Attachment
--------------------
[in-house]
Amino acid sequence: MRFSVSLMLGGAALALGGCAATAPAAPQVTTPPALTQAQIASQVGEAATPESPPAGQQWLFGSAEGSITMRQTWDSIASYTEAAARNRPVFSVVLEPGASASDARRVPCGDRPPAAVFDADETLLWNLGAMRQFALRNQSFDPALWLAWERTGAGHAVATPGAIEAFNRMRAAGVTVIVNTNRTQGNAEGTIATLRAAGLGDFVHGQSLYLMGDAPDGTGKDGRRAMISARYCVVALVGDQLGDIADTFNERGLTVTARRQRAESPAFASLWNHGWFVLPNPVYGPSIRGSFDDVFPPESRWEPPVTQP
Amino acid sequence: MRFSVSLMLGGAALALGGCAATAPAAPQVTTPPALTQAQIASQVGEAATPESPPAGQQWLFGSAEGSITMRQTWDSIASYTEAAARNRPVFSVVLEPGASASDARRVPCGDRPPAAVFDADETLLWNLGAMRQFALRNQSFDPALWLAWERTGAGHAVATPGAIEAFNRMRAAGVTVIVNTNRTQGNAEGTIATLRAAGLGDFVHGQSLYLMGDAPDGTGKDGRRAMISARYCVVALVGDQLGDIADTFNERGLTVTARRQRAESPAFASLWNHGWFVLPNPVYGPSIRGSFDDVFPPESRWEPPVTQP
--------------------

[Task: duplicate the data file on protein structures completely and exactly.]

[in-house]
Amino acid sequence: MRFSVSLMLGGAALALGGCAATAPAAPQVTTPPALTQAQIASQVGEAATPESPPAGQQWLFGSAEGSITMRQTWDSIASYTEAAARNRPVFSVVLEPGASASDARRVPCGDRPPAAVFDADETLLWNLGAMRQFALRNQSFDPALWLAWERTGAGHAVATPGAIEAFNRMRAAGVTVIVNTNRTQGNAEGTIATLRAAGLGDFVHGQSLYLMGDAPDGTGKDGRRAMISARYCVVALVGDQLGDIADTFNERGLTVTARRQRAESPAFASLWNHGWFVLPNPVYGPSIRGSFDDVFPPESRWEPPVTQP
Amino acid sequence: MRFSVSLMLGGAALALGGCAATAPAAPQVTTPPALTQAQIASQVGEAATPESPPAGQQWLFGSAEGSITMRQTWDSIASYTEAAARNRPVFSVVLEPGASASDARRVPCGDRPPAAVFDADETLLWNLGAMRQFALRNQSFDPALWLAWERTGAGHAVATPGAIEAFNRMRAAGVTVIVNTNRTQGNAEGTIATLRAAGLGDFVHGQSLYLMGDAPDGTGKDGRRAMISARYCVVALVGDQLGDIADTFNERGLTVTARRQRAESPAFASLWNHGWFVLPNPVYGPSIRGSFDDVFPPESRWEPPVTQP